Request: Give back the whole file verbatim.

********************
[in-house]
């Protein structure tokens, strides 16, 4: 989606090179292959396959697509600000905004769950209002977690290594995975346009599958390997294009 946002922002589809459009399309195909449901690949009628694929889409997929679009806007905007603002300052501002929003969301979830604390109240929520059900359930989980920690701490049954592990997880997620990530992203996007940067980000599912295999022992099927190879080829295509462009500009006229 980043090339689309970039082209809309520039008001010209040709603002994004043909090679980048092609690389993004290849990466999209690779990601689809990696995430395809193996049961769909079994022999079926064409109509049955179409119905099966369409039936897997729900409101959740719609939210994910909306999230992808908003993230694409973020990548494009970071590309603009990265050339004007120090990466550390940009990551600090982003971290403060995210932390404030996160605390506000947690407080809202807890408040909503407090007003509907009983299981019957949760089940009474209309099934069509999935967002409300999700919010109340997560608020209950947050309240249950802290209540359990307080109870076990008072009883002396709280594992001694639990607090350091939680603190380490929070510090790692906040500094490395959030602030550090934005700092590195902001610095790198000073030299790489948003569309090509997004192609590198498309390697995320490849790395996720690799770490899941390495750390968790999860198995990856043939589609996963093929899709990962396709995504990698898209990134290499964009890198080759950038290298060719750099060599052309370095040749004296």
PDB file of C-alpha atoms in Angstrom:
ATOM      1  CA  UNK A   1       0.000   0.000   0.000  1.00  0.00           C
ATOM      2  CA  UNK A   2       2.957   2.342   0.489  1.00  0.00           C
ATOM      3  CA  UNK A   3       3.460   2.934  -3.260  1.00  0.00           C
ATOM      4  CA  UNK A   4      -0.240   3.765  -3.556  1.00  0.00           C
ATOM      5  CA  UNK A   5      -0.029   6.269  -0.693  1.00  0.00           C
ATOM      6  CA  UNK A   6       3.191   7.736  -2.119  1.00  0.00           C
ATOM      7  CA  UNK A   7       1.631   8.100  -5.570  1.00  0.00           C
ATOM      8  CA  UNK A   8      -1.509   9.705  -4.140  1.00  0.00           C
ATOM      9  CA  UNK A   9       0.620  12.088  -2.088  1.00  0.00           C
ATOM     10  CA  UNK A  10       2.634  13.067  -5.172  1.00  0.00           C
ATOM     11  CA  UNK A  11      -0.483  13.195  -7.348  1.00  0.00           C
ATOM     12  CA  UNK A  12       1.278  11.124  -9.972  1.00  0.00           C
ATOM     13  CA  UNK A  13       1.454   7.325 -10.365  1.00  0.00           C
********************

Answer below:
[in-house]
């Protein structure tokens, strides 16, 4: 989606090179292959396959697509600000905004769950209002977690290594995975346009599958390997294009 946002922002589809459009399309195909449901690949009628694929889409997929679009806007905007603002300052501002929003969301979830604390109240929520059900359930989980920690701490049954592990997880997620990530992203996007940067980000599912295999022992099927190879080829295509462009500009006229 980043090339689309970039082209809309520039008001010209040709603002994004043909090679980048092609690389993004290849990466999209690779990601689809990696995430395809193996049961769909079994022999079926064409109509049955179409119905099966369409039936897997729900409101959740719609939210994910909306999230992808908003993230694409973020990548494009970071590309603009990265050339004007120090990466550390940009990551600090982003971290403060995210932390404030996160605390506000947690407080809202807890408040909503407090007003509907009983299981019957949760089940009474209309099934069509999935967002409300999700919010109340997560608020209950947050309240249950802290209540359990307080109870076990008072009883002396709280594992001694639990607090350091939680603190380490929070510090790692906040500094490395959030602030550090934005700092590195902001610095790198000073030299790489948003569309090509997004192609590198498309390697995320490849790395996720690799770490899941390495750390968790999860198995990856043939589609996963093929899709990962396709995504990698898209990134290499964009890198080759950038290298060719750099060599052309370095040749004296």
PDB file of C-alpha atoms in Angstrom:
ATOM      1  CA  UNK A   1       0.000   0.000   0.000  1.00  0.00           C
ATOM      2  CA  UNK A   2       2.957   2.342   0.489  1.00  0.00           C
ATOM      3  CA  UNK A   3       3.460   2.934  -3.260  1.00  0.00           C
ATOM      4  CA  UNK A   4      -0.240   3.765  -3.556  1.00  0.00           C
ATOM      5  CA  UNK A   5      -0.029   6.269  -0.693  1.00  0.00           C
ATOM      6  CA  UNK A   6       3.191   7.736  -2.119  1.00  0.00           C
ATOM      7  CA  UNK A   7       1.631   8.100  -5.570  1.00  0.00           C
ATOM      8  CA  UNK A   8      -1.509   9.705  -4.140  1.00  0.00           C
ATOM      9  CA  UNK A   9       0.620  12.088  -2.088  1.00  0.00           C
ATOM     10  CA  UNK A  10       2.634  13.067  -5.172  1.00  0.00           C
ATOM     11  CA  UNK A  11      -0.483  13.195  -7.348  1.00  0.00           C
ATOM     12  CA  UNK A  12       1.278  11.124  -9.972  1.00  0.00           C
ATOM     13  CA  UNK A  13       1.454   7.325 -10.365  1.00  0.00           C